Nikon has recently introduced the latest entrant to its mid-range DX format lineup, the 24.1 MP Nikon D5200, a replacement for the D5100. The D5200 does not have the same 24.1 MP sensor as the D3200, Nikon says that the 24.1MP CMOS sensor found in the D5200 has been newly designed by Nikon for the camera. Nikon also says that the new sensor has a better dynamic range and smaller pixel size compared to its predecessor. Paired up with this new sensor is the latest Exspeed 3 image processor. The Exspeed 3 processor delivers high speed operational capabilities along with enhanced video recording options and better ISO sensitivity to the new combo. The D5200 can shoot at a maximum continuous rate of 5fps, up 1fps on the D5100. The 39 point AF system found in the D7000 has been introduced into the D500 as well. It has 9 cross type points and improved frame coverage making the AF system more precise and better at tracking moving subjects. Also the new 2,016 RGB metering sensor, borrowed from the D7000, provides data to the camera’s Scene Recognition System for improved AF performance, white balance and exposure.
The D5200 has a fully articulating, 920k dot LCD screen, that has been designed to swivel in different angles. But unlike the Canon 650D the D5200 screen is not touch enabled. In-spite of Canon releasing its mid-range DX, the Canon 6D, with integrated Wi-Fi, it’s a disappointment to see the D5200 without Wi-Fi built into the body. Wi-Fi is accessible with the, separately sold, Wu-1a wireless adapter. The feel and build of the D5200 looks similar to that of the D5100, but the D5200 feel lighter and a little bit smaller in hand. Although the build is not professional, its feel very solid and nicely put together. The grip on the body has a nice padding to it and is comfortable to hold and use with one hand. The GUI has been updated since the D5100 and feels much better and slightly advanced.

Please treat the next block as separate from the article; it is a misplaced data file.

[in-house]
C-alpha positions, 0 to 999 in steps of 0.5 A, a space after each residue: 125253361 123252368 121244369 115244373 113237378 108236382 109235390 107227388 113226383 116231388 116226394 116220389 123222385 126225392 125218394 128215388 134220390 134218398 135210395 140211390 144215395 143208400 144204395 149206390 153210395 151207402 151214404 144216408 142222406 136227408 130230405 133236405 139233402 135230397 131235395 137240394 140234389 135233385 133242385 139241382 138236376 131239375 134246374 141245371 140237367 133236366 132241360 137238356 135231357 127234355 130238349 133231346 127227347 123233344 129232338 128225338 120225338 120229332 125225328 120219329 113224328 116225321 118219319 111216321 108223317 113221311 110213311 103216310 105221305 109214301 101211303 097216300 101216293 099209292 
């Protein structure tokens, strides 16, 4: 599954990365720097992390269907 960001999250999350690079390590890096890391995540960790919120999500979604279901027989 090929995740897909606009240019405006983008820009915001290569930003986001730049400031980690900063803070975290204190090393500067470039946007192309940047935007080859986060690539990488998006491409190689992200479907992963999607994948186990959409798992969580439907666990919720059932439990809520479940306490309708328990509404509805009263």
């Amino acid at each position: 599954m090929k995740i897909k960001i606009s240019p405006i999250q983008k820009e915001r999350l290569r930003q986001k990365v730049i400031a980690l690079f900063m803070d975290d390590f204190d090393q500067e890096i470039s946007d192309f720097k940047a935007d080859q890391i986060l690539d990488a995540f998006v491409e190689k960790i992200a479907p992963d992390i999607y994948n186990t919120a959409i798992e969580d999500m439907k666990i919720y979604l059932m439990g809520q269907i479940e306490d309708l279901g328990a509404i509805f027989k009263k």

As far as the video recording is concerned Full HD is supported but the frame rate range has been expanded to include 60i and 50i along with the usual 30p, 25p and 24p. Special Effects modes, similar to the ones available on the D5100 can be accessed using the mode dial, Night Vision, Color Sketch, High and Low Key, Selective Colour, Miniature and Silhouette .These modes can be accessed only while shooting in JPEG format.
The D5200 does not bring anything new apart from the new 24MP sensor and some features from the older D7000 is a bit of a disappointment. This seems more like a regular upgrade after the end-of-life cycle of the D5100. It would have been nice if Nikon had added a few new Special Effects, and made the screen touch sensitive.
In-spite of all these shortcomings the D5200 seems like good but for someone wanting a budget DSLR with value for money. The D5200 will be available from December and priced around $1,150 for body alone and $1,307 for the 18-55mm kit.
- CMOS 24.1 MP DX
- 2,016 RBG metering sensor
- multi-CAM4 800 DX with 39 AF point
- Shutter speed 1/4000-30 seconds
- ISO100-6400 (Native) upto ISO25600 (Equivalent)
- 3″ 920 000 dot LCD monitor(Can be swiveled and rotated)
- Continuous shooting 5 fps
- Video Recording in Full HD
- Media SD / SDHC / SDXC